Simplistic rhetoric that Medicare is “broken” fails to diagnose where the real challenge lies in creating enduring financial stability for this critical program. Medicare is doing exactly what it was designed to do: draw in funds from working individuals and beneficiaries to help millions of older Americans and people with disabilities pay for medical care. A fundamental problem is how Medicare pays for services and how the delivery system responds to that payment structure.
The current medical care delivery system that Medicare pays for is fragmented, uncoordinated, favors the health care provider over the person receiving care, and is exceedingly expensive. How traditional Medicare pays for services — through a fee-for-service model that values quantity of services over quality of health outcomes — validates the current delivery system. However, with growing overall health care costs, increased use of expensive high-tech medical services, and the coming of age of baby boomers, rising Medicare costs for this broken delivery system threaten to upend the program and bankrupt the nation. But there is hope: Medicare can be used to transform our broken health care system by changing the way it pays for services.
Medicare’s antiquated payment system and the inefficient health care delivery system it encourages creates an even more egregious problem for those individuals who are part of Medicare’s most expensive population: seniors who have chronic health conditions (such as heart disease, asthma or cancer) combined with difficulty with activities of daily life. They see multiple doctors, take numerous medications, and are faced with the difficult task of managing this complex array of providers, services and treatments on their own. The 15 percent of seniors who have both chronic conditions and functional impairments account for nearly one-third of total Medicare costs. Medicare spends almost three times more on these individuals than on those with chronic conditions alone.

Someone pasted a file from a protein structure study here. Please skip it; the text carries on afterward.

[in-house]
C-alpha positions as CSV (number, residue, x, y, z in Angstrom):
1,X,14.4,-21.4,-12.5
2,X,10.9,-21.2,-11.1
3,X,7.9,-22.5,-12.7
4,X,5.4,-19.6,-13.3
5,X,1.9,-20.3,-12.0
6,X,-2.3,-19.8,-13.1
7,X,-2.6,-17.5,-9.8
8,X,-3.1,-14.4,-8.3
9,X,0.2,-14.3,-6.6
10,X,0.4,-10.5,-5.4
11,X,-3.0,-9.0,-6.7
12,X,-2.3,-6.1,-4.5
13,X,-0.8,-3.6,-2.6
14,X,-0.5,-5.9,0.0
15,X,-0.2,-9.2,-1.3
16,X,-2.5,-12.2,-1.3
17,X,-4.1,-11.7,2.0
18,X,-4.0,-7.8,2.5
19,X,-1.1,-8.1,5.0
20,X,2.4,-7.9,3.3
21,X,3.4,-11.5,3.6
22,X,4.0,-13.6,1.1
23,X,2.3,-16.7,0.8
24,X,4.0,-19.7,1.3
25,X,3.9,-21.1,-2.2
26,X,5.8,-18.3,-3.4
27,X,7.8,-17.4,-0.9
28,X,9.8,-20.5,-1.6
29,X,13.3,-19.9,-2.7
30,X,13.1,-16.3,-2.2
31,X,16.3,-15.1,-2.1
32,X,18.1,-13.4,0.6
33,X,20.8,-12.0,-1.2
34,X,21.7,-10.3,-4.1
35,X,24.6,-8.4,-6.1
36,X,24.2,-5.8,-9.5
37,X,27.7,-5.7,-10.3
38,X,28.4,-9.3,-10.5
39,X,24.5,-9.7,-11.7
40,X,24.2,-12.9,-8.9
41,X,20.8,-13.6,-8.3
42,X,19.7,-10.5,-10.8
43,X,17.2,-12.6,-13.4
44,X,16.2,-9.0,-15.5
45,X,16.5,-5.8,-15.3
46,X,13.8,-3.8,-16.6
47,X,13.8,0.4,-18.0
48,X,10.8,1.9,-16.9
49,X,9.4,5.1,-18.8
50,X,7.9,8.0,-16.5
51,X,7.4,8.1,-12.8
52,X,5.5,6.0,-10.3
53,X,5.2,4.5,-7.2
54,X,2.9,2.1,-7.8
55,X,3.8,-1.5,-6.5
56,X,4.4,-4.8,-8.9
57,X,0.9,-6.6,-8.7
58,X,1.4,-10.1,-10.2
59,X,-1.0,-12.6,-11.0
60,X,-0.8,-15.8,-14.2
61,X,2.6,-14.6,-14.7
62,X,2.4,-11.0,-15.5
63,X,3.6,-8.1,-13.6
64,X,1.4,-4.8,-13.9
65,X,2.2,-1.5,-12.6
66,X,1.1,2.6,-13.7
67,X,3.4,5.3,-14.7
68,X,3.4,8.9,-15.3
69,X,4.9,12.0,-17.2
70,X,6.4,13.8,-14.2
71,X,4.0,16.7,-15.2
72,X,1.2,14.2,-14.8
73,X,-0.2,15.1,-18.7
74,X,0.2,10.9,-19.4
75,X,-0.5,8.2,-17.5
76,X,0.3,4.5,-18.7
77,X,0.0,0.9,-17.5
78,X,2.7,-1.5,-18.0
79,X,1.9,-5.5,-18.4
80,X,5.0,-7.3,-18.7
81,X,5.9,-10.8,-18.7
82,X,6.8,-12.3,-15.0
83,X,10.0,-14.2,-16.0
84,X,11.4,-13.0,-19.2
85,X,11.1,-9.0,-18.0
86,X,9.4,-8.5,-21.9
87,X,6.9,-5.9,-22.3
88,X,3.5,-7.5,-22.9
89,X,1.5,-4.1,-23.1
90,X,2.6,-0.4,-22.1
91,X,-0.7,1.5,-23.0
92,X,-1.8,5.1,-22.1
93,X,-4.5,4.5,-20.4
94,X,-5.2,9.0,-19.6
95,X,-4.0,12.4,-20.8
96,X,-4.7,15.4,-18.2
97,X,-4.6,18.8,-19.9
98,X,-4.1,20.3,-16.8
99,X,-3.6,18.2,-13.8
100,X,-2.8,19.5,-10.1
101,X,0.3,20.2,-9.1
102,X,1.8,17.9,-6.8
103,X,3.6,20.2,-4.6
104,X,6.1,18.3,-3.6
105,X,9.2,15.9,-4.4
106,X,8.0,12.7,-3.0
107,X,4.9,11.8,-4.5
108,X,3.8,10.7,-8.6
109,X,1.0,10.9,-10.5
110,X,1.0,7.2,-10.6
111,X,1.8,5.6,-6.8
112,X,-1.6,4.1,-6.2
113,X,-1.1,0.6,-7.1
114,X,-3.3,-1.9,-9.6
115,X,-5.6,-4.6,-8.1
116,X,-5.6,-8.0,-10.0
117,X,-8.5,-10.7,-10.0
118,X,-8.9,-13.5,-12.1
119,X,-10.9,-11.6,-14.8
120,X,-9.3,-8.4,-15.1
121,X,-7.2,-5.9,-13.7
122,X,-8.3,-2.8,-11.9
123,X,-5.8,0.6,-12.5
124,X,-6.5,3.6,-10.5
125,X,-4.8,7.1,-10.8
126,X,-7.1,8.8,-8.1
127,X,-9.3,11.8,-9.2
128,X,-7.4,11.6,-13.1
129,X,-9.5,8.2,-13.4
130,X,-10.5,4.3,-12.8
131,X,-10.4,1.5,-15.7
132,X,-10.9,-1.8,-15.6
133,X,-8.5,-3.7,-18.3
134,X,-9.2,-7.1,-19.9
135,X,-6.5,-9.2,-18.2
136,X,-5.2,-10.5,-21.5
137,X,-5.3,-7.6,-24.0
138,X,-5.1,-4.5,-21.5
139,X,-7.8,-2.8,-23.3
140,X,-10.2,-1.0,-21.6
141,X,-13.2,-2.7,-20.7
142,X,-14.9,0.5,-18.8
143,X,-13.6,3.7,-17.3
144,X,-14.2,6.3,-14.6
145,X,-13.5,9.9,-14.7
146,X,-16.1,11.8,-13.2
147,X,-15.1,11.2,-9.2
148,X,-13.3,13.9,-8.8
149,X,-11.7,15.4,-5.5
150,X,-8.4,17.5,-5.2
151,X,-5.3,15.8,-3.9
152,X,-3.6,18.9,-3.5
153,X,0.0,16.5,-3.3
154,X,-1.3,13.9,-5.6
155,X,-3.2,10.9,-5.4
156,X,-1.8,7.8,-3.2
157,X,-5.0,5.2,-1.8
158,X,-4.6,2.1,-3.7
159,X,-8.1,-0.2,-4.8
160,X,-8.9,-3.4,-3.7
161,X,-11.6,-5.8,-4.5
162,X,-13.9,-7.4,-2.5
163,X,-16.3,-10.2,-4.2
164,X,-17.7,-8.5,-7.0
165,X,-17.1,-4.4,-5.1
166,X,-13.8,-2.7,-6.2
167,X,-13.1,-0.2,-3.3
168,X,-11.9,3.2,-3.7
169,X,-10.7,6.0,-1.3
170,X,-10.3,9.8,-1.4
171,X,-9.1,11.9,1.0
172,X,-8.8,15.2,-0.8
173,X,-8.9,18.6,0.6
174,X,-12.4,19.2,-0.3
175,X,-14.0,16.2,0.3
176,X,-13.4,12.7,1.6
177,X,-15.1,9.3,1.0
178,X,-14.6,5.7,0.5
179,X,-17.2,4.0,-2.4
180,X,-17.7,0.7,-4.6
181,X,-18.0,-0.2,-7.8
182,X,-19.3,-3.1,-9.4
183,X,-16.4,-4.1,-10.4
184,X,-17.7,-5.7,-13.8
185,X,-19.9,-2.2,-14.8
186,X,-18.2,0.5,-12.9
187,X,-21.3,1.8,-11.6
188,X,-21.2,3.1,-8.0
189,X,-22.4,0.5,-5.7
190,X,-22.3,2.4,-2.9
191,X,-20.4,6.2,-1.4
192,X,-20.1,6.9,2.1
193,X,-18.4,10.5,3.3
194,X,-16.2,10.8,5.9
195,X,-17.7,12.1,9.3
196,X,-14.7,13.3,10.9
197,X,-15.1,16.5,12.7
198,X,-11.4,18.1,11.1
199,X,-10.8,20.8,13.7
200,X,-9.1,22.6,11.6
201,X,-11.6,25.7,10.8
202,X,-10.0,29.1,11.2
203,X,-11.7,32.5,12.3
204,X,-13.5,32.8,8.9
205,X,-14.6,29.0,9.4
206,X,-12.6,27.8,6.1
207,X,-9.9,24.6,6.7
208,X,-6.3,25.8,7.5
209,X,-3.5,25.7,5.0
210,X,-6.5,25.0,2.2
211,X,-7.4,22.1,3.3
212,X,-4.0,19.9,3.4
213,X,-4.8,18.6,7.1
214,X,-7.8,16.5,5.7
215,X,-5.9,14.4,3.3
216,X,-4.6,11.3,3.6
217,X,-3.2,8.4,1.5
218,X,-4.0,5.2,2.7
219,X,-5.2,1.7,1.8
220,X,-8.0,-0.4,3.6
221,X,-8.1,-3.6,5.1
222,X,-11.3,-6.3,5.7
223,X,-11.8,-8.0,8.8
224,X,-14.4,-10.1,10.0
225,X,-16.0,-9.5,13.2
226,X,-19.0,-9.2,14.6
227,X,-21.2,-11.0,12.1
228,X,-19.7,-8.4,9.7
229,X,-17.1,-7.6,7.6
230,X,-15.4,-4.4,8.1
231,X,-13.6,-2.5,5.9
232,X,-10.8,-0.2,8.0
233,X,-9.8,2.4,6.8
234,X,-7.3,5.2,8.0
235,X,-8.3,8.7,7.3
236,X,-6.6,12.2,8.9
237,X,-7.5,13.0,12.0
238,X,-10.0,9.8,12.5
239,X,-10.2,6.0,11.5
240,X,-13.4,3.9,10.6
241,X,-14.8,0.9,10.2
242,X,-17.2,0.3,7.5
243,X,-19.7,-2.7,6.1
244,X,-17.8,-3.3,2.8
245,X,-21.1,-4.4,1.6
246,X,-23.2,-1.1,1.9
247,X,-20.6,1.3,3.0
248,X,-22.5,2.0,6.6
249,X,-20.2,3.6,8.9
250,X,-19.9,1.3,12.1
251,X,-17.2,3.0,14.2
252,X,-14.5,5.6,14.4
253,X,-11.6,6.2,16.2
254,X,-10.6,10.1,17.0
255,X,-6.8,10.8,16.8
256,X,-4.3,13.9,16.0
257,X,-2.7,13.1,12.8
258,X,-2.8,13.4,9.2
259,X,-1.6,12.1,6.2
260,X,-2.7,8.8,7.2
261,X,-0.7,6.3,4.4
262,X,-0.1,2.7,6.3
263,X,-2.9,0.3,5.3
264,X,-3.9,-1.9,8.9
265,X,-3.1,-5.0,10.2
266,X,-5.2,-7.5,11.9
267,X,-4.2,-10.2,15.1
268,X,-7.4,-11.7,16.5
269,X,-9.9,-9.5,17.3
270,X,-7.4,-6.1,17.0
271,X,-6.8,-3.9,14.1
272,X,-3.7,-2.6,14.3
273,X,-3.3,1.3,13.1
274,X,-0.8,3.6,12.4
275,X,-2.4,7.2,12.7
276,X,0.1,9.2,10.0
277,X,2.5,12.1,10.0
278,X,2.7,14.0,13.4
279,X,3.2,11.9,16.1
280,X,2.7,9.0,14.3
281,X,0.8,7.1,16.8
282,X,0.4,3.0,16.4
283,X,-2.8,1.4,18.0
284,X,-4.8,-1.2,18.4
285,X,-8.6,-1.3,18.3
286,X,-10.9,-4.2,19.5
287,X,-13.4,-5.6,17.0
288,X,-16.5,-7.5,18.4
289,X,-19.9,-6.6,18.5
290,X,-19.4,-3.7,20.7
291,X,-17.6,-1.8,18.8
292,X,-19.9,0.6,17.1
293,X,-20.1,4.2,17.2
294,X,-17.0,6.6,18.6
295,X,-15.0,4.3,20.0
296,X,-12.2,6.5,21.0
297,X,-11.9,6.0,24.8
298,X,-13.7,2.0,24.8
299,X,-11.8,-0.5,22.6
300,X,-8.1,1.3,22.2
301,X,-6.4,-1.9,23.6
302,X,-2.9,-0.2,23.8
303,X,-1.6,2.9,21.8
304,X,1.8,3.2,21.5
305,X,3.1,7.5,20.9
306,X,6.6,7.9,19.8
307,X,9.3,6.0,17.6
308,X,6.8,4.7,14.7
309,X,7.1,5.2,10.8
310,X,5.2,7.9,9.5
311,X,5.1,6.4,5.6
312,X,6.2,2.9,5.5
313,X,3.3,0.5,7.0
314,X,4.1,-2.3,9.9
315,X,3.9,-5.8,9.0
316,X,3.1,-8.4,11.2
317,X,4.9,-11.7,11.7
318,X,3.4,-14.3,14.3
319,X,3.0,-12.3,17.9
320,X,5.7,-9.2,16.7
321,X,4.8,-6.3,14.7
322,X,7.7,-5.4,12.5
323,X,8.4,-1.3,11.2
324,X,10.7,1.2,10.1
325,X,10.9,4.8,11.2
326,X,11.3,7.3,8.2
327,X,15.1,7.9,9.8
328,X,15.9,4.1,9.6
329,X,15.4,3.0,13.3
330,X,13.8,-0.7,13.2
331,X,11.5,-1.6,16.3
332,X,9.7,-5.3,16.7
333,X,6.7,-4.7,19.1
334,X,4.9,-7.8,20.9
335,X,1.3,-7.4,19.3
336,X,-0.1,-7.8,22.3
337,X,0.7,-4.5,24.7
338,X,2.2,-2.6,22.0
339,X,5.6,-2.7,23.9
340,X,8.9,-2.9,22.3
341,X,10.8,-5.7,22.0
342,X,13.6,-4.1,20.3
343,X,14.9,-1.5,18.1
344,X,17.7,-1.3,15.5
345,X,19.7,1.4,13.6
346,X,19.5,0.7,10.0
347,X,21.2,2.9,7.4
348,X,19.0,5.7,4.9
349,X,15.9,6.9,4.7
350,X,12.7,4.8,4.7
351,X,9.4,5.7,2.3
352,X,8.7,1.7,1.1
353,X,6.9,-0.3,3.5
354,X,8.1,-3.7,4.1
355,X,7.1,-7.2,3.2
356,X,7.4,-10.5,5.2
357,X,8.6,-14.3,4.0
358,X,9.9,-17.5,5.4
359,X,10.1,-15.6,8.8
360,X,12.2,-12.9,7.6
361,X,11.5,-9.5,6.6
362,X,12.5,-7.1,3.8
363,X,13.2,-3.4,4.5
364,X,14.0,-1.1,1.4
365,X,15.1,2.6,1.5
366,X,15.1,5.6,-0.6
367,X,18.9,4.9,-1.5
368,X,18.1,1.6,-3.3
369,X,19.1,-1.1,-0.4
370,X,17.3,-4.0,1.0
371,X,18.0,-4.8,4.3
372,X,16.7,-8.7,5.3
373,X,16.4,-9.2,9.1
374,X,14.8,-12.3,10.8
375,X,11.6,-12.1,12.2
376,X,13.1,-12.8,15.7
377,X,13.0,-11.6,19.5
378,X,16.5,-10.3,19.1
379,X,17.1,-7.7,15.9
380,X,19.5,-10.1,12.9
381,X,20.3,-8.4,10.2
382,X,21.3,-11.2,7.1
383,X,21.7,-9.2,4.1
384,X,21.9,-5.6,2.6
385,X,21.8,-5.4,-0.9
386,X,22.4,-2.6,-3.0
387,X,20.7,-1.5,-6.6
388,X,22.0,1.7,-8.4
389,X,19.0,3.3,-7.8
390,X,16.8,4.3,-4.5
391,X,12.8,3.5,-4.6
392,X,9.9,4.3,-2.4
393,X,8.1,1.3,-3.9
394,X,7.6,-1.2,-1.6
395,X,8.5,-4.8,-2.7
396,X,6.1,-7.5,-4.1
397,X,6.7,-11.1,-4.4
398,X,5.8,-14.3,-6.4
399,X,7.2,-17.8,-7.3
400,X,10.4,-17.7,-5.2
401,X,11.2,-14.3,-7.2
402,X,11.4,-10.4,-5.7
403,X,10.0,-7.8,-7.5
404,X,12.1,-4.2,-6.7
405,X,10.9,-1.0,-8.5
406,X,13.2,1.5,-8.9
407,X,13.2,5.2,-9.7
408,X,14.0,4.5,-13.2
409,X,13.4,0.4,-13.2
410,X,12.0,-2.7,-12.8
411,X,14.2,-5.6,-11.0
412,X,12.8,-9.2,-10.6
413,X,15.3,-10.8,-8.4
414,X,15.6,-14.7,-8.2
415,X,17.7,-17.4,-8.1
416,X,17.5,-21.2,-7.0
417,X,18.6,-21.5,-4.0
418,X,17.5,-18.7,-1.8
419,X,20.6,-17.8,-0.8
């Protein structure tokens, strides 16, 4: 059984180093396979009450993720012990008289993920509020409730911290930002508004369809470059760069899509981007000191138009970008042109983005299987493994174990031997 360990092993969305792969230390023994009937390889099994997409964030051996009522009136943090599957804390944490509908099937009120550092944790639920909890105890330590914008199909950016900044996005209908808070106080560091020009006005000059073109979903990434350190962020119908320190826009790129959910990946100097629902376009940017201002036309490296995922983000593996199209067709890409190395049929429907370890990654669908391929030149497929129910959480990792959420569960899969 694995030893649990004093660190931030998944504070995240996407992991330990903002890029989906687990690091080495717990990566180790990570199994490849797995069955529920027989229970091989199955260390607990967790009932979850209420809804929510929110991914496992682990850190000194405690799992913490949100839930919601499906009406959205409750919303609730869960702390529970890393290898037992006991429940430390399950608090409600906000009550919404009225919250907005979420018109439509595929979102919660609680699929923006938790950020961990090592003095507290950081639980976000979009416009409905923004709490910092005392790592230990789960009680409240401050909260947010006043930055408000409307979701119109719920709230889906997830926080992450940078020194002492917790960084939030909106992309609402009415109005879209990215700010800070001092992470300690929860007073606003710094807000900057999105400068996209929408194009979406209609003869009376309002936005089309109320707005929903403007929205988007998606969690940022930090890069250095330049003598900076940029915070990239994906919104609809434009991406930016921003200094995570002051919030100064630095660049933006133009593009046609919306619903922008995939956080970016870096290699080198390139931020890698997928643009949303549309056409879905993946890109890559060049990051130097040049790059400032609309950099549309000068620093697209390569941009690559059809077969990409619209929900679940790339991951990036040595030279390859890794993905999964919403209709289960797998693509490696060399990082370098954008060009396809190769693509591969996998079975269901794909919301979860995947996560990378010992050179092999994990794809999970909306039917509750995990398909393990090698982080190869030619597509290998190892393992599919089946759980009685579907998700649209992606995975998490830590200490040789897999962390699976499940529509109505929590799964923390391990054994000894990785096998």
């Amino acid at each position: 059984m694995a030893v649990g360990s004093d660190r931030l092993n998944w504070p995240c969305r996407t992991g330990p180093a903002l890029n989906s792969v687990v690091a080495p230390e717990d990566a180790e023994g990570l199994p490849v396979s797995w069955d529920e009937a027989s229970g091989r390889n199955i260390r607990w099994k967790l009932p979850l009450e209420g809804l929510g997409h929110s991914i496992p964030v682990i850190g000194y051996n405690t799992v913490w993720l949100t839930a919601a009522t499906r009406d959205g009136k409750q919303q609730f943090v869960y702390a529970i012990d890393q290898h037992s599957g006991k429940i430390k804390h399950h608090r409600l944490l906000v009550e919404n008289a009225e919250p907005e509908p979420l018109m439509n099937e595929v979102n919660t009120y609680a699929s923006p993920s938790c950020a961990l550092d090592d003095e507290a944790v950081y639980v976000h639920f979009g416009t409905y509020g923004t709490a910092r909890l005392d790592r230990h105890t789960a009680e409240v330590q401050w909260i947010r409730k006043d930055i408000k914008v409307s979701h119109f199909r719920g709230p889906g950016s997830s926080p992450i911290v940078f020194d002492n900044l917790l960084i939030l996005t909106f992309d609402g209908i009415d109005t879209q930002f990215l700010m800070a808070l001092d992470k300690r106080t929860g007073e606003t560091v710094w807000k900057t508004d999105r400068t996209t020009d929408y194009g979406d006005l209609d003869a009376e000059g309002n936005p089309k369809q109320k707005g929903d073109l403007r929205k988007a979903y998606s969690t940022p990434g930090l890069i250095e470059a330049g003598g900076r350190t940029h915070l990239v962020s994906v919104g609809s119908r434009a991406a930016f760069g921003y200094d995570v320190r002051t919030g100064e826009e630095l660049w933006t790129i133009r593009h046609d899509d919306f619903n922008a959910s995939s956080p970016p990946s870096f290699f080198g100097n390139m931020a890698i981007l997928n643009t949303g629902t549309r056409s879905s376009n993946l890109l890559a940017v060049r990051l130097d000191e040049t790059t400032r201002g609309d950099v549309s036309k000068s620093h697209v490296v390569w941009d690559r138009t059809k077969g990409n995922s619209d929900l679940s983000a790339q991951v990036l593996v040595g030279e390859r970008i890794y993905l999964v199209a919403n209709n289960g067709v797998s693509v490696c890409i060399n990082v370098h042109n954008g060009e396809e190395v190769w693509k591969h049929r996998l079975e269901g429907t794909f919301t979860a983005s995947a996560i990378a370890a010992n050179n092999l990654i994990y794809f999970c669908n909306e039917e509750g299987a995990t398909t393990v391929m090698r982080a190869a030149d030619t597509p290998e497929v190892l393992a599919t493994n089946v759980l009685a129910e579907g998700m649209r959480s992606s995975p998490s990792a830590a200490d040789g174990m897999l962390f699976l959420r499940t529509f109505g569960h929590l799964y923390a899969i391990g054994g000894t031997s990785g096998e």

Growing older with health care and support needs is a “people” issue; not a partisan one.
As the entitlement debate rages on and the health care system evolves, the bottom line remains that there needs to be more affordable and accessible options for all people who need long-term care. This is the kind of care that we are all likely to need at some point in our lives as we age; it will range in scope from everyday assistance such as getting groceries, to more comprehensive help in the form of assisted living or nursing home care. Those few who are fortunate enough not to face these kinds of needs personally are likely to need to care for a loved one at some point in their lives, such as a parent, grandparent, or spouse. As a country, we seem blind to these realities, even as the short window that we have to make a meaningful difference for the emerging older population is closing rapidly.
The fact is that roughly 70 percent of Americans over the age of 65 will need some form of long-term care, on average for three years. Yet most people, when asked, think they will never need this kind of care.
To make matters even worse, many individuals mistakenly believe that Medicare will pay for long-term services and supports even (it does not). The result is a public that is woefully underprepared and ill-equipped to prepare for what are probably inevitable health needs.
This gap in knowledge and awareness has contributed to our current “non-system” of financing long-term care, in which people are left to fend for themselves to pay for services or spend down to near poverty levels to qualify for Medicaid; for only then is public help available. This is neither a sustainable nor a dignified policy. We need to develop a better model that will ensure that all Americans can age with dignity, choice, and independence. But what would that look like?
As a physician, I believe we have perfected the health care delivery model for 1972 that focuses on acute care, and is not necessarily designed to meet the needs of individuals living for an extended period of time with multiple chronic conditions. What we need today and into the future is an updated toolbox for financing long-term care that serves the needs of a 2013 population. In 1965, the average life expectancy was 69 years old. If an older person experienced a major health event—a heart attack or stroke, for example—they might have recovered, but they probably did not live much longer beyond that event. Today, with advances in medicine and technology and the increased number of intensive care units and critical care units, people are living longer than ever before, but with functional impairments and multiple chronic conditions. The delivery model we have today is not designed to meet these growing care needs, and the financial strains on individuals and families are significant.